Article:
• We can increase the speed at which a program executes by using pointers.
     
  • Pointers allow us to modify and return several variables from a function.

Frequently Asked Questions

Who created Carbon?

Carbon was first proposed by Google employee Chandler Carruth at the CppNorth conference in Toronto in July 2022. He said that Carbon was developed as C++'s successor. A 1.0 release of the language is expected in 2024 or 2025. 

What will Carbon language be used for?

Carbon language will be used for the performance-sensitive software as it has code that is safe and easy to read.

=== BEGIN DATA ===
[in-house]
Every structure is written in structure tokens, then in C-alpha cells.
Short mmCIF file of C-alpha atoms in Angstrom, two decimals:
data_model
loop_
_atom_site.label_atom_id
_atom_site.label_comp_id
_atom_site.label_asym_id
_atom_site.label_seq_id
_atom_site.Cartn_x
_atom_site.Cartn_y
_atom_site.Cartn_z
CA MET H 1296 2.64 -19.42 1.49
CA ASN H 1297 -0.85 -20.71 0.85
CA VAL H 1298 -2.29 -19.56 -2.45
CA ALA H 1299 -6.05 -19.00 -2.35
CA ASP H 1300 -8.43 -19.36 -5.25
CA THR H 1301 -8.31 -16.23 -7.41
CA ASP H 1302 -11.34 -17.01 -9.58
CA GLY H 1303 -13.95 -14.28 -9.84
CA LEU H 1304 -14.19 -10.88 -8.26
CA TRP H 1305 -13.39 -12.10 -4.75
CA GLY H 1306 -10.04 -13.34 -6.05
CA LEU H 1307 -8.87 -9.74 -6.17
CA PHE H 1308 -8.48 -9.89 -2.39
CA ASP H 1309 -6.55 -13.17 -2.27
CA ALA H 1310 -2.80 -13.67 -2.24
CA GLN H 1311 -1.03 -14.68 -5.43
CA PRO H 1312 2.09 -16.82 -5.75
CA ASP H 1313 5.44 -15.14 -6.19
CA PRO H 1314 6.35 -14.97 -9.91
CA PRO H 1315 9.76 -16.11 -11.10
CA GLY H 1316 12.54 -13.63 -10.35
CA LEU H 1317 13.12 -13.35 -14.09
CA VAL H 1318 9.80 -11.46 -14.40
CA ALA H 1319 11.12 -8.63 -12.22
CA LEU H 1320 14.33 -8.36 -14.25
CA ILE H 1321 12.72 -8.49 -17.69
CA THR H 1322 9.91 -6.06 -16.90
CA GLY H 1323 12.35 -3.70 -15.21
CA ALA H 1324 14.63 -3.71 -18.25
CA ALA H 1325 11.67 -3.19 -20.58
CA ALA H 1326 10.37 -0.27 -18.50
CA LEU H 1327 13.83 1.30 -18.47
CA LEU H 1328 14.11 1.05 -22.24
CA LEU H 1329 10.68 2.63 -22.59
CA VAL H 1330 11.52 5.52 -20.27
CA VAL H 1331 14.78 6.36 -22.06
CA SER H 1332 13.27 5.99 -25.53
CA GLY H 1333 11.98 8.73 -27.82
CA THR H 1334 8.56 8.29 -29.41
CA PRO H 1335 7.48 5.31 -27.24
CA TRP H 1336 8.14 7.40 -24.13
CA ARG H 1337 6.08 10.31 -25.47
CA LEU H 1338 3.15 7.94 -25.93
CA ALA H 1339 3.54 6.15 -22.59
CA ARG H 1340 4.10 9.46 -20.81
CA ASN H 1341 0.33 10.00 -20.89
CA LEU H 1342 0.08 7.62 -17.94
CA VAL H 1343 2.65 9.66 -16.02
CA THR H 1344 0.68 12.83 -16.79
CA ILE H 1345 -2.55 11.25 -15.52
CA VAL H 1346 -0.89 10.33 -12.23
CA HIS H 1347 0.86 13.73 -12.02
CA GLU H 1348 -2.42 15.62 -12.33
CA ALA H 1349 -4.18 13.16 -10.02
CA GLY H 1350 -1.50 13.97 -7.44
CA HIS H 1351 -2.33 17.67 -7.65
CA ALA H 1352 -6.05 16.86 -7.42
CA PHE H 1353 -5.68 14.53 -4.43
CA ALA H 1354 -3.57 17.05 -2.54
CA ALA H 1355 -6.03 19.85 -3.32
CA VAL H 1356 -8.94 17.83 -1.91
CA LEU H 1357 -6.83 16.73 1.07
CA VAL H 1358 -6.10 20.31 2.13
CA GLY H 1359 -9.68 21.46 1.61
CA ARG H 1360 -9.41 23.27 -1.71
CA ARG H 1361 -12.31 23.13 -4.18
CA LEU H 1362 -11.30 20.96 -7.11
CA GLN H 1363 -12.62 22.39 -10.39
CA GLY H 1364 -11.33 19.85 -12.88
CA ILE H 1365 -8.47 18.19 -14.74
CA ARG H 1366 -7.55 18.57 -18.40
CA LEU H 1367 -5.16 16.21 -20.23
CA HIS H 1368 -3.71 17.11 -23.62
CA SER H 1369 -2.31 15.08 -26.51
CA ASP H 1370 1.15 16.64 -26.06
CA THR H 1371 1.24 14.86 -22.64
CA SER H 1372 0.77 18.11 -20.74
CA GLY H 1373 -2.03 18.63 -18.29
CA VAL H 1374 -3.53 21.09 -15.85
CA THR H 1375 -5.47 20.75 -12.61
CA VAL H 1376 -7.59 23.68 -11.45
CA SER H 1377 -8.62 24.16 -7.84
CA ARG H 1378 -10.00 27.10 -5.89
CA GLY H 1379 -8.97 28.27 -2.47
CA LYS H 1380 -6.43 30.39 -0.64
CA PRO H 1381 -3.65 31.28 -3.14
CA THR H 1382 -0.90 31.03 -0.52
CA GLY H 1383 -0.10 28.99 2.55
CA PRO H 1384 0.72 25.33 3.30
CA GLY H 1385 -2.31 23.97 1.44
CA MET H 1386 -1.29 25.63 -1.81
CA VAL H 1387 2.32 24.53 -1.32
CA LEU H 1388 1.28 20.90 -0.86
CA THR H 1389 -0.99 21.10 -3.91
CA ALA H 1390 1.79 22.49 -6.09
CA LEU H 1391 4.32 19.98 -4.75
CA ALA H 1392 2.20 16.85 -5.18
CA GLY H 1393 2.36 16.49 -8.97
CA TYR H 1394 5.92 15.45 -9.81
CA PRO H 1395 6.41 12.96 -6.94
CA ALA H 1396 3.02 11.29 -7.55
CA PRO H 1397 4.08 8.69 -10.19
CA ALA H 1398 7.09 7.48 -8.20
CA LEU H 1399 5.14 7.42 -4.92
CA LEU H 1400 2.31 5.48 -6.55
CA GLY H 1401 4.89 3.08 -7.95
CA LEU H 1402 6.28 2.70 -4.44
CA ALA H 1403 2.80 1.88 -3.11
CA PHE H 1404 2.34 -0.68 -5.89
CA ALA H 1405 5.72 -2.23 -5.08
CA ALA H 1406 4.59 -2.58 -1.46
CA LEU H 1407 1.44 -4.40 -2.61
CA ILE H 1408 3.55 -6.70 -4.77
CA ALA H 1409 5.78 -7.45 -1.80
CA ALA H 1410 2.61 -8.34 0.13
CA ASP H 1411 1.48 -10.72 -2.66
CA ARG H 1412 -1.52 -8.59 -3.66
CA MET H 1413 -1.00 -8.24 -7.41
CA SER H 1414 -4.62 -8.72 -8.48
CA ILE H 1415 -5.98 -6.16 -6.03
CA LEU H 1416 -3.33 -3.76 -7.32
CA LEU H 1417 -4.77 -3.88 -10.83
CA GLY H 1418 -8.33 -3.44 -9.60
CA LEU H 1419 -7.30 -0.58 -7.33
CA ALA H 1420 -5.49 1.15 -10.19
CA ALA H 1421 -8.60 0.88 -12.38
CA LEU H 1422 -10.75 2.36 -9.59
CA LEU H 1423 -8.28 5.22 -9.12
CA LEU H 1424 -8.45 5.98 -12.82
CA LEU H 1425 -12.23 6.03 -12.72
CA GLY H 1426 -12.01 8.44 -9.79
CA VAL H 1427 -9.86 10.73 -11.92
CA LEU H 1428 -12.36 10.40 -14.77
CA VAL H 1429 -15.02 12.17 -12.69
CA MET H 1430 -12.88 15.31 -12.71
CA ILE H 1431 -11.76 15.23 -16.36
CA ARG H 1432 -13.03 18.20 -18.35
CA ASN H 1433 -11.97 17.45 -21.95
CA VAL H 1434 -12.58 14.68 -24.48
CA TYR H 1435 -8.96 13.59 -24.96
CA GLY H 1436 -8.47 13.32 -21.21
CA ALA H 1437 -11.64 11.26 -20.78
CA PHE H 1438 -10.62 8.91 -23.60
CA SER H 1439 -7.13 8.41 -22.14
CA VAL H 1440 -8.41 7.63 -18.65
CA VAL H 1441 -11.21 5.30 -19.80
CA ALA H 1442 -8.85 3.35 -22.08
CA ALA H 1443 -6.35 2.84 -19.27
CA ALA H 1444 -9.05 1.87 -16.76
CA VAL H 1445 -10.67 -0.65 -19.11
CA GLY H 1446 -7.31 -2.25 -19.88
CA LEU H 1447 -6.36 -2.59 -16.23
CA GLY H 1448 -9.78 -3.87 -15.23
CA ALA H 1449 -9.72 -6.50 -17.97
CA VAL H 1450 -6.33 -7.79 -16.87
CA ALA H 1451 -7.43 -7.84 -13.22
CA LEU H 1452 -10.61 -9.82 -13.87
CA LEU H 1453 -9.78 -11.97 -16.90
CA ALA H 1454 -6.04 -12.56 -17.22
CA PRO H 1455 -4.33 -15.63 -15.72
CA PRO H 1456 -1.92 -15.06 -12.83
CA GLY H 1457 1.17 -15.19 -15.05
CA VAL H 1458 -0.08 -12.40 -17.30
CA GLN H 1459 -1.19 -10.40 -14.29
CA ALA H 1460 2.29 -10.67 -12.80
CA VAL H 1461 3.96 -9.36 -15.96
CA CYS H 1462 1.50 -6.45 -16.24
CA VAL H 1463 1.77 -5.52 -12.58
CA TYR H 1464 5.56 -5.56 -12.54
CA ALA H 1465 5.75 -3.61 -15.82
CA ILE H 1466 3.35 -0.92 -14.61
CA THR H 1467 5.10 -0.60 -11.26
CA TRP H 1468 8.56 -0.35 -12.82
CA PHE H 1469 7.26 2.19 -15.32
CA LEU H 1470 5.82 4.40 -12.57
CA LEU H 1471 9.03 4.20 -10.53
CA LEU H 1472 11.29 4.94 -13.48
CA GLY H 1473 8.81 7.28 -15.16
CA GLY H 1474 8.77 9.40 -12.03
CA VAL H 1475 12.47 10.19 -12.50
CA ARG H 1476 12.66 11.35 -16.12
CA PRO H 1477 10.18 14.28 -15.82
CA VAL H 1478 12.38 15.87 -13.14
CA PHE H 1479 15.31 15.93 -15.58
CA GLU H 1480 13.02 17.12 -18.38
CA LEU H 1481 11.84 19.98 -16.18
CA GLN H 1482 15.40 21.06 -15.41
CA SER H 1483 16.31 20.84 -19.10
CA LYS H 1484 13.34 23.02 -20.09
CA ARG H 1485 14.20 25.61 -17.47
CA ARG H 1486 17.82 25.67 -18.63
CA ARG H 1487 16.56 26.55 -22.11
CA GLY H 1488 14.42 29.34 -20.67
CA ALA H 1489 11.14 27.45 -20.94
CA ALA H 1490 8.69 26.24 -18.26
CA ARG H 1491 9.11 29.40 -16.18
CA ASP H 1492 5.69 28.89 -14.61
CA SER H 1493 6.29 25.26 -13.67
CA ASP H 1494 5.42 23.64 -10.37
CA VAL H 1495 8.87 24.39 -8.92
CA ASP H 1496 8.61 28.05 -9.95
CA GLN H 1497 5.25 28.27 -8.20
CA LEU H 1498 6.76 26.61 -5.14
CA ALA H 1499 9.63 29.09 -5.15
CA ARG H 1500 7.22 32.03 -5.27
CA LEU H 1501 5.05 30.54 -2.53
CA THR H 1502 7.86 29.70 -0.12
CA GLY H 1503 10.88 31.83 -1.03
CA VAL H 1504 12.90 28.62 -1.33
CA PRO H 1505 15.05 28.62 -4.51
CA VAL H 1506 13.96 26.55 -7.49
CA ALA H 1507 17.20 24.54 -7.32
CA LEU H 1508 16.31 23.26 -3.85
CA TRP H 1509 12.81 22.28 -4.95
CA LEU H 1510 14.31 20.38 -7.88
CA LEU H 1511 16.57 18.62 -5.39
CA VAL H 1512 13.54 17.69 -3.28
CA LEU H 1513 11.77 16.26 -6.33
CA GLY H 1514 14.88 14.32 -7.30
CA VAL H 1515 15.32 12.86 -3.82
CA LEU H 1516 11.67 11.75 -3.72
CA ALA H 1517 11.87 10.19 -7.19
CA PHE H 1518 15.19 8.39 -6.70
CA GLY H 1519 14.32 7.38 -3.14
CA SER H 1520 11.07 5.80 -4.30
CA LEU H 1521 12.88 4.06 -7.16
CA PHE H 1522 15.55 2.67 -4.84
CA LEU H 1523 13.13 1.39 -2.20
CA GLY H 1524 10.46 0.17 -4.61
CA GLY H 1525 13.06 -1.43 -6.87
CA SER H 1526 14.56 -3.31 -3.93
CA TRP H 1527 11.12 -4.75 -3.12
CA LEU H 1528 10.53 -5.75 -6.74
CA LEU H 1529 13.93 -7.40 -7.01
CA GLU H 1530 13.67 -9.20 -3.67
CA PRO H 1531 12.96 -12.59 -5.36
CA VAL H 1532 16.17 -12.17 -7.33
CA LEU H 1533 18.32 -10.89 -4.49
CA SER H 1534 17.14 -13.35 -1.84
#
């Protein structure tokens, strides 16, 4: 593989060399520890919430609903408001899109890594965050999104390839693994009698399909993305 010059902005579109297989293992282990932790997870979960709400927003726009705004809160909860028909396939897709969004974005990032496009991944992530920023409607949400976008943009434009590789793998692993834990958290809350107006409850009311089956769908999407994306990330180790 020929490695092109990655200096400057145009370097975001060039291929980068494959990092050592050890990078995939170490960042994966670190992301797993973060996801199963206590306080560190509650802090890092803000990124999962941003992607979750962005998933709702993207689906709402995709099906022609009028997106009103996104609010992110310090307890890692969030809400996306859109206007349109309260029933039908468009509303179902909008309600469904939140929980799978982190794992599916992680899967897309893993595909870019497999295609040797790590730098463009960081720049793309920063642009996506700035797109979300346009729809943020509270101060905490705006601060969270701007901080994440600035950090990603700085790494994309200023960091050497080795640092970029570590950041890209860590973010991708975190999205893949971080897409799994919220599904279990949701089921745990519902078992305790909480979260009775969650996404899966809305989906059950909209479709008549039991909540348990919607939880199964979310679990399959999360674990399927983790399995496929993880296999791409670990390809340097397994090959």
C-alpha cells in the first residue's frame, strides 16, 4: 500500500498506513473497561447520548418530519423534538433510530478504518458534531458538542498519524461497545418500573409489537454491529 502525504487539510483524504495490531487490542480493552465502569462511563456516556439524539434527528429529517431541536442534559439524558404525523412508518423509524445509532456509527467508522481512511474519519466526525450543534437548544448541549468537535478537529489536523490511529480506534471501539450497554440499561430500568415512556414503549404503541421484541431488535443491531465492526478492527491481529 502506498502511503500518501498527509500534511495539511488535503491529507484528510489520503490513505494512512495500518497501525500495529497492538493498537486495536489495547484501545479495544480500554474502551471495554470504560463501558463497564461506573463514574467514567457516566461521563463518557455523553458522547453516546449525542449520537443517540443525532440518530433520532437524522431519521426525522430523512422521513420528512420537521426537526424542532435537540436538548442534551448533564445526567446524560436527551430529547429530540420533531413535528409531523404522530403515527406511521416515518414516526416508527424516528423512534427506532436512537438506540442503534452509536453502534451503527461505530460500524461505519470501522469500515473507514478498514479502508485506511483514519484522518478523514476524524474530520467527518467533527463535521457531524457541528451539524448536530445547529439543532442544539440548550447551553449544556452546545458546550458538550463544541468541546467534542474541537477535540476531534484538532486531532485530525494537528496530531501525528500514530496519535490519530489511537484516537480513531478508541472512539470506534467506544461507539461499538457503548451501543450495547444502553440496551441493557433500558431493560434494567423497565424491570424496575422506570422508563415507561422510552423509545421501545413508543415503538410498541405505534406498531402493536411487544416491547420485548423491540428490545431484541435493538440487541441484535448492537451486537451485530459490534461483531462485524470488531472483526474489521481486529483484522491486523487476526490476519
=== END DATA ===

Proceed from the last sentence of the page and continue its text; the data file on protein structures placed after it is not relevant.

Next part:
Is carbon language garbage collected?

The interface between Carbon and C++ code is made to be simple and compatible with C++. Because of this, Carbon does not employ garbage collection and instead makes use of destructors.

What is the difference between Carbon and C++?

Carbon contains all the functionality of C++, but the inverse is invalid. The declarations start with the introducer keywords example, functions with fn, and variables with var. Imports in Carbon are more like the C++ modules.

How can we compile Carbon on windows?

You can use compiler explorer to compile carbon language on windows or install LLVM on windows and then set up the carbon environment.

Conclusion

In this article, we discussed the topic of Pointers in Carbon. In detail, we have seen the definition of the pointer. Later on, we discussed the rules of pointers in Carbon and some advantages of pointers.

We hope this blog has helped you enhance your knowledge of the Pointers in Carbon. If you want to learn more, then check out our articles.